This guide is assembled by the Elm community, with no assistance from Elm's creator. It's a reverse engineering effort in progress. It's based on the 0.18 compiler. If you're new to Haskell or would appreciate a refresher, see haskell-resources.md for some helpful resources and tutorials.
Haskell and Cabal can be a pain to set up, especially so for the Elm compiler 0.18, which uses an earlier version of Haskell. The easiest way to get the codebase running on your computer is through Elm Env, a Docker image that sets up a contained Haskell environment in a container.
Once you have Elm Env up and running, navigate to
Elm-Platform/0.18. From here you can build the compiler from source using the following commands:
$ cabal install elm-compiler $ cabal install elm-make
These commands will build the compiler codebase. Note that, in order to keep the latest build in your path (inside the Docker container), you may have to run:
$ export PATH=$PATH:/Elm-Package/Elm-Platform/0.18/.cabal-sandbox/bin
Alternatively the executables can be found at
Elm-make is the command-line tool that manages and invokes the elm-compiler when it is processing a single file. The codebase is much smaller and less complex than elm-compiler, and as such it provides a handy entry point to understanding the Elm compiler in depth.
There is a handy file in the elm-make source (the command-line tool that runs elm-compiler on a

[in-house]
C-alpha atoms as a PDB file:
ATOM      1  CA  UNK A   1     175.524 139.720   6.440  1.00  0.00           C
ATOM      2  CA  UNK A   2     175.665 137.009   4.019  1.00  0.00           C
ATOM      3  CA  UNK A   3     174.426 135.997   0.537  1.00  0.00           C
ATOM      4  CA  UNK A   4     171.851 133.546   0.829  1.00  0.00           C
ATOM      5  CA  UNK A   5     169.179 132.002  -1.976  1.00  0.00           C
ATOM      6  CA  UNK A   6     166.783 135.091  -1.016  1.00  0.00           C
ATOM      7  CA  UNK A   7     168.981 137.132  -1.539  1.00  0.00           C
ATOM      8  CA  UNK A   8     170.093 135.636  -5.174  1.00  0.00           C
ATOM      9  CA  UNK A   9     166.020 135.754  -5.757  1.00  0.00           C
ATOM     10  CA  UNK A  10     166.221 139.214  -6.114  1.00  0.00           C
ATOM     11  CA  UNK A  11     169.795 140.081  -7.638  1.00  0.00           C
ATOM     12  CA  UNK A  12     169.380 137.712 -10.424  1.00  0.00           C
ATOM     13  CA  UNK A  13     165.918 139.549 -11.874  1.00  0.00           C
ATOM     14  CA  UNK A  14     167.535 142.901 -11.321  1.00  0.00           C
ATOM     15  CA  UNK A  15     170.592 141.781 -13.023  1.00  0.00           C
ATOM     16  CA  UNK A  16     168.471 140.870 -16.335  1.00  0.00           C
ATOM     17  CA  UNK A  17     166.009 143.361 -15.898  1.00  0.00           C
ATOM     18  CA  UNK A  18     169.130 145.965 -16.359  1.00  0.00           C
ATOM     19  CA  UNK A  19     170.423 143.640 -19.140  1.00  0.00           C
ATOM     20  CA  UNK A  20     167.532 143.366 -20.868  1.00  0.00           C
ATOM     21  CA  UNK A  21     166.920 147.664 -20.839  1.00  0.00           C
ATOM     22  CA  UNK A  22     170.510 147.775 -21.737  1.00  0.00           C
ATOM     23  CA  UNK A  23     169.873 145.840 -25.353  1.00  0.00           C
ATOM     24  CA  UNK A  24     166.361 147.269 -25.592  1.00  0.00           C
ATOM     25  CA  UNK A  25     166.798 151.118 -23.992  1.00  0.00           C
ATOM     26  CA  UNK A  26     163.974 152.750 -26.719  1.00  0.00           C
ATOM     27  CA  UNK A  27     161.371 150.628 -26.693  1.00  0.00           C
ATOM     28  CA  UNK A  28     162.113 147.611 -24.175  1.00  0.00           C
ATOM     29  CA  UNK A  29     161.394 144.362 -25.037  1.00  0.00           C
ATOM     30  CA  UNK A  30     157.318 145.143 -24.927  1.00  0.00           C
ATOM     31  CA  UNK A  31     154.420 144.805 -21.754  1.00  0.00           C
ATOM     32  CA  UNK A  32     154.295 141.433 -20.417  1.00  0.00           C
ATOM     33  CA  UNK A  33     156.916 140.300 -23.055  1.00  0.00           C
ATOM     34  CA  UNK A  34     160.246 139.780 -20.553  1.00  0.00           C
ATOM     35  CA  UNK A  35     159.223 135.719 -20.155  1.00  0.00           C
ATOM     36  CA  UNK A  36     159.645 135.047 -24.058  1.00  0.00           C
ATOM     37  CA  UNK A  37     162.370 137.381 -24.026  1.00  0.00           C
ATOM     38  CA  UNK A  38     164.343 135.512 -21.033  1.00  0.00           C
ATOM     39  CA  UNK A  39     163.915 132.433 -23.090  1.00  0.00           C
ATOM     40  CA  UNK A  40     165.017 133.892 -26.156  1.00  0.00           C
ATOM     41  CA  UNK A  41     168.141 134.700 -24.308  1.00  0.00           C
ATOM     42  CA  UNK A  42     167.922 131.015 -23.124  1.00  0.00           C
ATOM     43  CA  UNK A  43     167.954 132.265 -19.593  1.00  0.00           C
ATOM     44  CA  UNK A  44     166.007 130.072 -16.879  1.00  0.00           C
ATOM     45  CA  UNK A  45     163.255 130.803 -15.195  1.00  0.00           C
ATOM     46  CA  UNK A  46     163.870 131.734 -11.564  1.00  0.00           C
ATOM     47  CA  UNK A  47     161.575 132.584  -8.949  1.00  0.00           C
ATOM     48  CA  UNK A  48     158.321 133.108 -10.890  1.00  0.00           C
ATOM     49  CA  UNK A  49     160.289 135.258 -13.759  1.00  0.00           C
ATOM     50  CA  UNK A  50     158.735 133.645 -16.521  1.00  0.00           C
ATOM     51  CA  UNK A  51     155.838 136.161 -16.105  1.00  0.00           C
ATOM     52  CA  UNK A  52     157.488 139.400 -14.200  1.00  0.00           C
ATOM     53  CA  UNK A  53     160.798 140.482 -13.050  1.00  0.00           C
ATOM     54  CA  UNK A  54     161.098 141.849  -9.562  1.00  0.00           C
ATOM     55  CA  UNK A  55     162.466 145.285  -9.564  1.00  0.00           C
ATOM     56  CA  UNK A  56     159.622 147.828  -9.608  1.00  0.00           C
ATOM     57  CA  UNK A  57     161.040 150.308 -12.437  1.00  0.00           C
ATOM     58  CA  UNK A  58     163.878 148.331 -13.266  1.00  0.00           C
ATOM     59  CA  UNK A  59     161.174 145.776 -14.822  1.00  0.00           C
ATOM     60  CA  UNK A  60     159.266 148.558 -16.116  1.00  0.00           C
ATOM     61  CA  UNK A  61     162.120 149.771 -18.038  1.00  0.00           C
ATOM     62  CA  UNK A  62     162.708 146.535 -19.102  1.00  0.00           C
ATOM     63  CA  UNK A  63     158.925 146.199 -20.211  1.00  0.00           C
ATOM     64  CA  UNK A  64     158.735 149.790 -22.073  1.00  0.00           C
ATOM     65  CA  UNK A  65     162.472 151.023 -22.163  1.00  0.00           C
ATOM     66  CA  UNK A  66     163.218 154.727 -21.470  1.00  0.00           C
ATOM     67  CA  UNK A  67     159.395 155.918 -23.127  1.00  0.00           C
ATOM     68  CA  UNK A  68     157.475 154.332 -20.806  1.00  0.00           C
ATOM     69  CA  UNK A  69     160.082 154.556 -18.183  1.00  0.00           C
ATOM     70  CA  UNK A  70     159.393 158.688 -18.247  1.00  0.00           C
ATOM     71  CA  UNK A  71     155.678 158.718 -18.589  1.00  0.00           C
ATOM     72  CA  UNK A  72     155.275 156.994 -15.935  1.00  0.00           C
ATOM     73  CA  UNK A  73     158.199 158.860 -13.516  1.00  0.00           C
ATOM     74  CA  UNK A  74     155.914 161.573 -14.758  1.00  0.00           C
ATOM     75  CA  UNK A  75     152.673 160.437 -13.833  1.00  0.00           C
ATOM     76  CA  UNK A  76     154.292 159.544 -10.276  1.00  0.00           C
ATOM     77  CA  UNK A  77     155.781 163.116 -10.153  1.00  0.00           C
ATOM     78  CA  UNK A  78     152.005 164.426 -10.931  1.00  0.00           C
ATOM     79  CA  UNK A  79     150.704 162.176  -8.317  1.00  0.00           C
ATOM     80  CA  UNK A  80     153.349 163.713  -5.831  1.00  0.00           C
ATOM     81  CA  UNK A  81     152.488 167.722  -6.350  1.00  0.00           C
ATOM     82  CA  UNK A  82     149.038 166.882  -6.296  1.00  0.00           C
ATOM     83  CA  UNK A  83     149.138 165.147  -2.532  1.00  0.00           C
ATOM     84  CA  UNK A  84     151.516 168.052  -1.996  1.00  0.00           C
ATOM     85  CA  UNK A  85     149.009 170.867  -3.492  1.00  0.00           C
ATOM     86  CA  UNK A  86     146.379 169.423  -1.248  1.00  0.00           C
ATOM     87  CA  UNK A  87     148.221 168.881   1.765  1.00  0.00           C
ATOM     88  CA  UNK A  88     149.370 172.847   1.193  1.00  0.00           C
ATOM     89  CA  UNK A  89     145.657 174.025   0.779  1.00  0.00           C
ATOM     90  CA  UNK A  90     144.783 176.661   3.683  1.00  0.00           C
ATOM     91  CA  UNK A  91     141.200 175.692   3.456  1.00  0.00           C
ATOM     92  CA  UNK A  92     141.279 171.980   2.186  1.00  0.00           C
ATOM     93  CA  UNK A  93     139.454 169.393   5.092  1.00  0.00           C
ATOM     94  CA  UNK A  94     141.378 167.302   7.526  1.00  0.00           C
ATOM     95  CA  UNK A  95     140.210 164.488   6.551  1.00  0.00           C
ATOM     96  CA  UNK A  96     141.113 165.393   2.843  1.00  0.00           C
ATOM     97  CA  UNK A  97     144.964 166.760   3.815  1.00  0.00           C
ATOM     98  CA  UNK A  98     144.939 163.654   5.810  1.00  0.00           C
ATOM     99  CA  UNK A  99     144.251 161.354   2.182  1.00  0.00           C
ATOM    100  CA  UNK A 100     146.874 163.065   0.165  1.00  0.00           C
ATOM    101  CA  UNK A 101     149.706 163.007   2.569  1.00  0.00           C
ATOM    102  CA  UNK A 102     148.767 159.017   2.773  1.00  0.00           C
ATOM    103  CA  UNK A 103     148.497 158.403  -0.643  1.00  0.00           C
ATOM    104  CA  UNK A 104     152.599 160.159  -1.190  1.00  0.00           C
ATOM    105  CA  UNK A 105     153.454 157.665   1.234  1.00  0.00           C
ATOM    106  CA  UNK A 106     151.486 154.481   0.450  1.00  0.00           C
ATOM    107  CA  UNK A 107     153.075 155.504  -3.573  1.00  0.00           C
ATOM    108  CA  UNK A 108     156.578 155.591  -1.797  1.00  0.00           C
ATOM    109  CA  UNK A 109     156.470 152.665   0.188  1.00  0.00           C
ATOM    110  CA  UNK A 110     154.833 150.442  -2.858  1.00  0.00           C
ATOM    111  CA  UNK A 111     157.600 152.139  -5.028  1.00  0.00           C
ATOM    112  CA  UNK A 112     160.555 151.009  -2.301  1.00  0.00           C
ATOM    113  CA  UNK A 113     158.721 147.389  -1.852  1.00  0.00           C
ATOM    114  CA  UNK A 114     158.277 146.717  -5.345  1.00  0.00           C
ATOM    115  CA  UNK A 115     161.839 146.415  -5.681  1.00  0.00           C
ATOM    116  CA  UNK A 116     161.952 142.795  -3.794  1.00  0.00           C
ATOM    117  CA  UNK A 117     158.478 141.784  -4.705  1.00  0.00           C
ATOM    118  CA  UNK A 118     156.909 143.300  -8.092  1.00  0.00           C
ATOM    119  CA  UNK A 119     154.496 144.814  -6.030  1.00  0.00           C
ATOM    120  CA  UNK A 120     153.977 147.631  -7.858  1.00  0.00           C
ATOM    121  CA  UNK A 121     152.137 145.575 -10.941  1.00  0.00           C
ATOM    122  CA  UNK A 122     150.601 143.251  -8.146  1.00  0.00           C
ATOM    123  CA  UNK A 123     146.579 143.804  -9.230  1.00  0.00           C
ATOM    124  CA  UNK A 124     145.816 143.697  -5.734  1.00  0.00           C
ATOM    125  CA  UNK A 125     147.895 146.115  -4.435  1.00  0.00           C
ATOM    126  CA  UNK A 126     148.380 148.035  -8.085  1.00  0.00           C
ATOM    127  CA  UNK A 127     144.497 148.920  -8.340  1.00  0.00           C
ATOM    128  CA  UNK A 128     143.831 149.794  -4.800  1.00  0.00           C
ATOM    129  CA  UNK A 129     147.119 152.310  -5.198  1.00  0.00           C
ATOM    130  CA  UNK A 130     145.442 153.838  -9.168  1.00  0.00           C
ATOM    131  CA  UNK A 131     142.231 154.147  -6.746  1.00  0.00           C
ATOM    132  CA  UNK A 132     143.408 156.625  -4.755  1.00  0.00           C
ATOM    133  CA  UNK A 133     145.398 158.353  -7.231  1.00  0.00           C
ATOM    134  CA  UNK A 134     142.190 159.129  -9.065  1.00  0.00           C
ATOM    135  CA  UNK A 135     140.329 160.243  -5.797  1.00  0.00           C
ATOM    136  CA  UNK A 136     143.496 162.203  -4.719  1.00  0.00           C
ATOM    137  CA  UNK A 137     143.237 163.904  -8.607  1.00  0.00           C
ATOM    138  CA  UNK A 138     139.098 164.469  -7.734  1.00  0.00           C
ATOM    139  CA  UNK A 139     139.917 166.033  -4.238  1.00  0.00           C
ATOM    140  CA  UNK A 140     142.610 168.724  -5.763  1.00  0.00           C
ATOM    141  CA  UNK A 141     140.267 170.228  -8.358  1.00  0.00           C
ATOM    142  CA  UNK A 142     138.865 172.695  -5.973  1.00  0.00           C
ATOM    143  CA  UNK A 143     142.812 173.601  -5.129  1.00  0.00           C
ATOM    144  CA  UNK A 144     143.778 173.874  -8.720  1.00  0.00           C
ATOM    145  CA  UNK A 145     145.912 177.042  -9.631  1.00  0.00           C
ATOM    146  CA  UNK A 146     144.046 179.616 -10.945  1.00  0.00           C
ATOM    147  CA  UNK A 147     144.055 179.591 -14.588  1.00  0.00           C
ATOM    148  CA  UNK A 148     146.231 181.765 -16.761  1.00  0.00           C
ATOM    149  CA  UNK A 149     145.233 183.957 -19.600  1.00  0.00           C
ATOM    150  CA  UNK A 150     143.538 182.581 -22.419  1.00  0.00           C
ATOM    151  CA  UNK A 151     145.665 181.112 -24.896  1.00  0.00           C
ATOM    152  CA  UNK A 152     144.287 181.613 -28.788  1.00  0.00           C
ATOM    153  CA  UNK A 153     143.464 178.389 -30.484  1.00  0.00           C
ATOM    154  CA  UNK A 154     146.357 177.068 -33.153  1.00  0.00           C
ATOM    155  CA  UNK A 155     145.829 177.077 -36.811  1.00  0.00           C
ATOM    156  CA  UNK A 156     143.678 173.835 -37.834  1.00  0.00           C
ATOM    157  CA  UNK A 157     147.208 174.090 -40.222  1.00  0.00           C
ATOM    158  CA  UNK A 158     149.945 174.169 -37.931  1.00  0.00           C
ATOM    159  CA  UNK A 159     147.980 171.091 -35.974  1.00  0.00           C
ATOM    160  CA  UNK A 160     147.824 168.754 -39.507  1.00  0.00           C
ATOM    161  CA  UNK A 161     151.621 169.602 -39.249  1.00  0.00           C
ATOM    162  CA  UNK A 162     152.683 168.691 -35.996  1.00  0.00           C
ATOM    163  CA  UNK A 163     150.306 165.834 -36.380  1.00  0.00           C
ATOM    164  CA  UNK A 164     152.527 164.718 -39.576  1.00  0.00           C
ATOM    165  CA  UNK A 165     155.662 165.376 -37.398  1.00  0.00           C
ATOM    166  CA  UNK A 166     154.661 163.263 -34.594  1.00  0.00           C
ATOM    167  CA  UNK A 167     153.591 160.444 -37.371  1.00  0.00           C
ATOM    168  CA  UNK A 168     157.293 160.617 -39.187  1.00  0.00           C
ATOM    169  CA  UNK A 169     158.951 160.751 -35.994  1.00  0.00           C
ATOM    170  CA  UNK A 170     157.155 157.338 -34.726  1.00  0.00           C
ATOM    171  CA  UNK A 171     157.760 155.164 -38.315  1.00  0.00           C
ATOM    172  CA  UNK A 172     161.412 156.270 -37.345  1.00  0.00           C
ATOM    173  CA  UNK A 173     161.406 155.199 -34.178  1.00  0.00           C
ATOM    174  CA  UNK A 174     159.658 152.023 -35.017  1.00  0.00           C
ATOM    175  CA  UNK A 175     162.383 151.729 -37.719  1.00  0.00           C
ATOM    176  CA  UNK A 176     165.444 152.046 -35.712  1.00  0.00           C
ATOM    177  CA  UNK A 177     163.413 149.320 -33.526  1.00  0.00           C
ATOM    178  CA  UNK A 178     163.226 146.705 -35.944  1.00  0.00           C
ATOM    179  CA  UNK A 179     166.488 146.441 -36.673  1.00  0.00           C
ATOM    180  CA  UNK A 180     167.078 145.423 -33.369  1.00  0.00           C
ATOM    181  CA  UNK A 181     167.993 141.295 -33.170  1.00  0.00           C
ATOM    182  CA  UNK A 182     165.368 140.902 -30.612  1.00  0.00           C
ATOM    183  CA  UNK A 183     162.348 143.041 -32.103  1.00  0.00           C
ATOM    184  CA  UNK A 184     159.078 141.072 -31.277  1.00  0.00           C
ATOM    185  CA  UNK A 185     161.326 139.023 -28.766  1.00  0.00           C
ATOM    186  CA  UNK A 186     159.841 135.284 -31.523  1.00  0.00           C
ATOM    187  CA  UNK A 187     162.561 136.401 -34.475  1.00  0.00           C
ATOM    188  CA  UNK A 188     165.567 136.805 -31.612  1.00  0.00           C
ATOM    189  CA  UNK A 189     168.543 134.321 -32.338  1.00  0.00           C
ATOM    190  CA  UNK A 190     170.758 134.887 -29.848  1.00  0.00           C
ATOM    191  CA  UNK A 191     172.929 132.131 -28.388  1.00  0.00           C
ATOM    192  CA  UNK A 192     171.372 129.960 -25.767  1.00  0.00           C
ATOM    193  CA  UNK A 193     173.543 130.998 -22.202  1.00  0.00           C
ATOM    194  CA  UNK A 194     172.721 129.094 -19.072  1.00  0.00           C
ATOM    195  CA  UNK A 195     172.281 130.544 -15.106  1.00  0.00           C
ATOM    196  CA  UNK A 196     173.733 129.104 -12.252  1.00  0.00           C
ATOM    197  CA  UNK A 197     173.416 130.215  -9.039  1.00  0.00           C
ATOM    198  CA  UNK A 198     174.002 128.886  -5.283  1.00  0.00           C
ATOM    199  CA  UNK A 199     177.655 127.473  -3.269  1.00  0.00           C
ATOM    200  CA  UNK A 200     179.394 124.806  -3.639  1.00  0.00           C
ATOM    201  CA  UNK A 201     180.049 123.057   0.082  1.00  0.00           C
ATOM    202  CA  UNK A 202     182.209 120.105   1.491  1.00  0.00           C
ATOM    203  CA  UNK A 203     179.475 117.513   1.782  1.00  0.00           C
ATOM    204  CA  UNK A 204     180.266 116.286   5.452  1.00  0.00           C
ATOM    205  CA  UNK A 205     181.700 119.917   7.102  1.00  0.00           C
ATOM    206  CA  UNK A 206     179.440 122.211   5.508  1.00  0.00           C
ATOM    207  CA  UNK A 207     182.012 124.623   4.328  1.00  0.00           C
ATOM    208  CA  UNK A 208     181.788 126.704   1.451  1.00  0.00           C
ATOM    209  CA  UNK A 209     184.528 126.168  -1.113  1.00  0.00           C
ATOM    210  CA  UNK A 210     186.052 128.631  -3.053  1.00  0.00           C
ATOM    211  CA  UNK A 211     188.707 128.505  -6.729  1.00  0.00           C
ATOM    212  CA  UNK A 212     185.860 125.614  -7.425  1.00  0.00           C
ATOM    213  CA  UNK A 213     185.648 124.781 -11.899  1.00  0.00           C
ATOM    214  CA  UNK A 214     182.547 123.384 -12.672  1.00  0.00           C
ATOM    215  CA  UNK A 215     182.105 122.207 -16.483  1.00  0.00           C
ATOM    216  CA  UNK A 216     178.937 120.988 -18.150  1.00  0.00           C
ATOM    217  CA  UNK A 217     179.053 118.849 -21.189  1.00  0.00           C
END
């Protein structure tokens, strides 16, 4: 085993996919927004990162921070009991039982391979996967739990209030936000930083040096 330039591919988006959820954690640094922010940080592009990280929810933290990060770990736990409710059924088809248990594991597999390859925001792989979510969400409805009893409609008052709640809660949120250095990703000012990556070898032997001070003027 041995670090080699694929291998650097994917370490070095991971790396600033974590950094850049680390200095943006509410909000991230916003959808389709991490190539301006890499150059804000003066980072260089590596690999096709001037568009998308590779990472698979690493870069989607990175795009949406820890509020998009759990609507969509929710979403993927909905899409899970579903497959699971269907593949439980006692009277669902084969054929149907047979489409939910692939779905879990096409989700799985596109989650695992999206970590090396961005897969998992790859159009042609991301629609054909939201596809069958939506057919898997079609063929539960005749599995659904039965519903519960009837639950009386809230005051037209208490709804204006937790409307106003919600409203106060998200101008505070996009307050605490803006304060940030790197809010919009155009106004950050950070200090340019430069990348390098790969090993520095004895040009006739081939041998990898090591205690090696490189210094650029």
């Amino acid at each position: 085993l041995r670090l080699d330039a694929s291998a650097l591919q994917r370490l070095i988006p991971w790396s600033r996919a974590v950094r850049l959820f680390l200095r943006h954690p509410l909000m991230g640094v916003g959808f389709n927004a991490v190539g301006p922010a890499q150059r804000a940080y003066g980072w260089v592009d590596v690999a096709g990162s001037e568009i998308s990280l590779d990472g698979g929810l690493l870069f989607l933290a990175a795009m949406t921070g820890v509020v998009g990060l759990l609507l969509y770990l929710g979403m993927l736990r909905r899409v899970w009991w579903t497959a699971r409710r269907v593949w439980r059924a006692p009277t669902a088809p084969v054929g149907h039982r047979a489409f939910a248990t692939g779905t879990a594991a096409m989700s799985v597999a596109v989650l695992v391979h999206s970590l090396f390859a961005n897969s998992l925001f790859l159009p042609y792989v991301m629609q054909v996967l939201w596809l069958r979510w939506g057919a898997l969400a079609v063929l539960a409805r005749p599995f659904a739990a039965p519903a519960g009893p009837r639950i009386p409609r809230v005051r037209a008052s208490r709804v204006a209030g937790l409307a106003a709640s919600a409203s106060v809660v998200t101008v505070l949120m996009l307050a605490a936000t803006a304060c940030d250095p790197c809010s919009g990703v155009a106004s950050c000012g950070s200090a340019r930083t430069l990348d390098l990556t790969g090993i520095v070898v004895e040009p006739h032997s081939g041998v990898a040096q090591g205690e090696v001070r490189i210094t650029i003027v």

.elm file), called TheMasterPlan.hs, that models each step in the build process, annotating the types of each intermediate representation. Evan has provided some helpful comments along the way that point to how each intermediate representation is generated, and what it is used for. The elm-make codebase provides the code for all the parts of 'the compiler' that we are familiar with--the CLI entry point, dependency crawling and aggregation, and the files that are generated as a result of the build.
You can trace the points at which it enters the Elm compiler codebase in Compile.hs. I would recommend thoroughly wrapping your head around the data types and build process in elm-make before deep-diving into the elm-compiler code itself.
How the compiler works
- Parse the source code
- Canonicalize all variables, pinning down where they came from
- Run type inference
- Nitpick (miscellaneous checks)
- Code generation
The compile process happen inside the Result type. This is like Elm's
Result type but on steroids, with lots of places to put information about errors. It's also declared as a monad, which for our purposes makes it work well with chained operations (i.e. bail out if there are any errors), and allows the use of do notation. If this doesn't make sense to you, see haskell-resources for a refresher on monads.
Result is one of many tools defined under